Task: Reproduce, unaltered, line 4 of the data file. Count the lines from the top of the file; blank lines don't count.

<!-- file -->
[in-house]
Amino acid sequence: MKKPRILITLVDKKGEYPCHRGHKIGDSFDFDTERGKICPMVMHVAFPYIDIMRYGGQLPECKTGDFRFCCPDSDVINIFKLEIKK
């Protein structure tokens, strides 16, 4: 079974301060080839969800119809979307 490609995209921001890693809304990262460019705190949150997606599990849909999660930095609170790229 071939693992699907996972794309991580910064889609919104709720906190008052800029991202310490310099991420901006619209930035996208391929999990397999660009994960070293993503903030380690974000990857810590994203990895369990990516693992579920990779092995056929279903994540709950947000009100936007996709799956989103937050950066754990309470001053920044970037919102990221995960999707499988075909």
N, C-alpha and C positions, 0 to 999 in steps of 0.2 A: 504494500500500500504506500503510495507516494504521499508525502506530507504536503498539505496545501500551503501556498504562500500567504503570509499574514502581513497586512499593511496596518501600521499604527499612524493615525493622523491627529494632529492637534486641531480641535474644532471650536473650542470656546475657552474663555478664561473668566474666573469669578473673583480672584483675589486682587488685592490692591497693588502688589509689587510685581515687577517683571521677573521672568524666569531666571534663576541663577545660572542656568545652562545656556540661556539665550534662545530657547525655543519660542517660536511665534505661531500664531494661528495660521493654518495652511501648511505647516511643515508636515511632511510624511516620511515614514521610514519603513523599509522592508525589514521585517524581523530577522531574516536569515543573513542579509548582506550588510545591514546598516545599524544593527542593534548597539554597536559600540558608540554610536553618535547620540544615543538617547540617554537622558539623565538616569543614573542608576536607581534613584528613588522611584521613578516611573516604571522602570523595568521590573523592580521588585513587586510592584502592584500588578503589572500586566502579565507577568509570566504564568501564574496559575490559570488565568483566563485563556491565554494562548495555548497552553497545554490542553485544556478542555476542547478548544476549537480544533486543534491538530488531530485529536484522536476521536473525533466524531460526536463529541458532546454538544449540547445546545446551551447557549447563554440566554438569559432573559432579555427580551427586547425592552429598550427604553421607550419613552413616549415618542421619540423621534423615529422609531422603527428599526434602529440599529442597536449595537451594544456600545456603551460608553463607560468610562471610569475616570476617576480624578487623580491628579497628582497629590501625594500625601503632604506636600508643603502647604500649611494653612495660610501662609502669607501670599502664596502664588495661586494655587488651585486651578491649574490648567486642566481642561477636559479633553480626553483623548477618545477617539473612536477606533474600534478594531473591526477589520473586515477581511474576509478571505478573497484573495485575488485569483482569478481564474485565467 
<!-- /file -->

N, C-alpha and C positions, 0 to 999 in steps of 0.2 A: 504494500500500500504506500503510495507516494504521499508525502506530507504536503498539505496545501500551503501556498504562500500567504503570509499574514502581513497586512499593511496596518501600521499604527499612524493615525493622523491627529494632529492637534486641531480641535474644532471650536473650542470656546475657552474663555478664561473668566474666573469669578473673583480672584483675589486682587488685592490692591497693588502688589509689587510685581515687577517683571521677573521672568524666569531666571534663576541663577545660572542656568545652562545656556540661556539665550534662545530657547525655543519660542517660536511665534505661531500664531494661528495660521493654518495652511501648511505647516511643515508636515511632511510624511516620511515614514521610514519603513523599509522592508525589514521585517524581523530577522531574516536569515543573513542579509548582506550588510545591514546598516545599524544593527542593534548597539554597536559600540558608540554610536553618535547620540544615543538617547540617554537622558539623565538616569543614573542608576536607581534613584528613588522611584521613578516611573516604571522602570523595568521590573523592580521588585513587586510592584502592584500588578503589572500586566502579565507577568509570566504564568501564574496559575490559570488565568483566563485563556491565554494562548495555548497552553497545554490542553485544556478542555476542547478548544476549537480544533486543534491538530488531530485529536484522536476521536473525533466524531460526536463529541458532546454538544449540547445546545446551551447557549447563554440566554438569559432573559432579555427580551427586547425592552429598550427604553421607550419613552413616549415618542421619540423621534423615529422609531422603527428599526434602529440599529442597536449595537451594544456600545456603551460608553463607560468610562471610569475616570476617576480624578487623580491628579497628582497629590501625594500625601503632604506636600508643603502647604500649611494653612495660610501662609502669607501670599502664596502664588495661586494655587488651585486651578491649574490648567486642566481642561477636559479633553480626553483623548477618545477617539473612536477606533474600534478594531473591526477589520473586515477581511474576509478571505478573497484573495485575488485569483482569478481564474485565467 